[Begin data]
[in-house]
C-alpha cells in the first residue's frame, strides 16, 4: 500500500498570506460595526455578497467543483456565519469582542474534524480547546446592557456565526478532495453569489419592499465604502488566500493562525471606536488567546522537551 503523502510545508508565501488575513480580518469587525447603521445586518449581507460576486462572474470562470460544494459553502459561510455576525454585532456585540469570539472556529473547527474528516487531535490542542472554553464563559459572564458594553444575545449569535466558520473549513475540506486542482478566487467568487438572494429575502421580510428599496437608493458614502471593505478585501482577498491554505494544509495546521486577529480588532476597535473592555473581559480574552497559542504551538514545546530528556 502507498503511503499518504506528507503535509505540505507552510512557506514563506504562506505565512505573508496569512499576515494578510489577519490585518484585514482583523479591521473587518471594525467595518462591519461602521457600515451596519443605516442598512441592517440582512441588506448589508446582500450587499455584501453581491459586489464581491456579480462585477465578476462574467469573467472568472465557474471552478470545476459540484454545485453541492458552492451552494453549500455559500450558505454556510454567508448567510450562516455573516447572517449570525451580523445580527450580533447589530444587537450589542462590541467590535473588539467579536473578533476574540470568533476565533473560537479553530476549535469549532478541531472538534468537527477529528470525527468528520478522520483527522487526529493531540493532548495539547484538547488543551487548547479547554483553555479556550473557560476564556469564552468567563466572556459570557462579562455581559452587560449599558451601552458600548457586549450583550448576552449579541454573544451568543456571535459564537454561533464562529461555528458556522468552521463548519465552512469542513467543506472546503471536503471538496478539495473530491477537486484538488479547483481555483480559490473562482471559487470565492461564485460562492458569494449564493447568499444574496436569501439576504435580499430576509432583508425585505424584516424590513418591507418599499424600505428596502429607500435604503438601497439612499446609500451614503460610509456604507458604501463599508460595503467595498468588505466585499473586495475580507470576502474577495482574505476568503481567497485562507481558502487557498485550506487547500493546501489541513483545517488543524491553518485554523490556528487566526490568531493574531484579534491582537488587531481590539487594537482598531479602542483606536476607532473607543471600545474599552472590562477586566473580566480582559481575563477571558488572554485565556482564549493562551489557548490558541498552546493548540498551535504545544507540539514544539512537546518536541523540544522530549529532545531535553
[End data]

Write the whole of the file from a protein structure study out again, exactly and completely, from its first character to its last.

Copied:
[in-house]
C-alpha cells in the first residue's frame, strides 16, 4: 500500500498570506460595526455578497467543483456565519469582542474534524480547546446592557456565526478532495453569489419592499465604502488566500493562525471606536488567546522537551 503523502510545508508565501488575513480580518469587525447603521445586518449581507460576486462572474470562470460544494459553502459561510455576525454585532456585540469570539472556529473547527474528516487531535490542542472554553464563559459572564458594553444575545449569535466558520473549513475540506486542482478566487467568487438572494429575502421580510428599496437608493458614502471593505478585501482577498491554505494544509495546521486577529480588532476597535473592555473581559480574552497559542504551538514545546530528556 502507498503511503499518504506528507503535509505540505507552510512557506514563506504562506505565512505573508496569512499576515494578510489577519490585518484585514482583523479591521473587518471594525467595518462591519461602521457600515451596519443605516442598512441592517440582512441588506448589508446582500450587499455584501453581491459586489464581491456579480462585477465578476462574467469573467472568472465557474471552478470545476459540484454545485453541492458552492451552494453549500455559500450558505454556510454567508448567510450562516455573516447572517449570525451580523445580527450580533447589530444587537450589542462590541467590535473588539467579536473578533476574540470568533476565533473560537479553530476549535469549532478541531472538534468537527477529528470525527468528520478522520483527522487526529493531540493532548495539547484538547488543551487548547479547554483553555479556550473557560476564556469564552468567563466572556459570557462579562455581559452587560449599558451601552458600548457586549450583550448576552449579541454573544451568543456571535459564537454561533464562529461555528458556522468552521463548519465552512469542513467543506472546503471536503471538496478539495473530491477537486484538488479547483481555483480559490473562482471559487470565492461564485460562492458569494449564493447568499444574496436569501439576504435580499430576509432583508425585505424584516424590513418591507418599499424600505428596502429607500435604503438601497439612499446609500451614503460610509456604507458604501463599508460595503467595498468588505466585499473586495475580507470576502474577495482574505476568503481567497485562507481558502487557498485550506487547500493546501489541513483545517488543524491553518485554523490556528487566526490568531493574531484579534491582537488587531481590539487594537482598531479602542483606536476607532473607543471600545474599552472590562477586566473580566480582559481575563477571558488572554485565556482564549493562551489557548490558541498552546493548540498551535504545544507540539514544539512537546518536541523540544522530549529532545531535553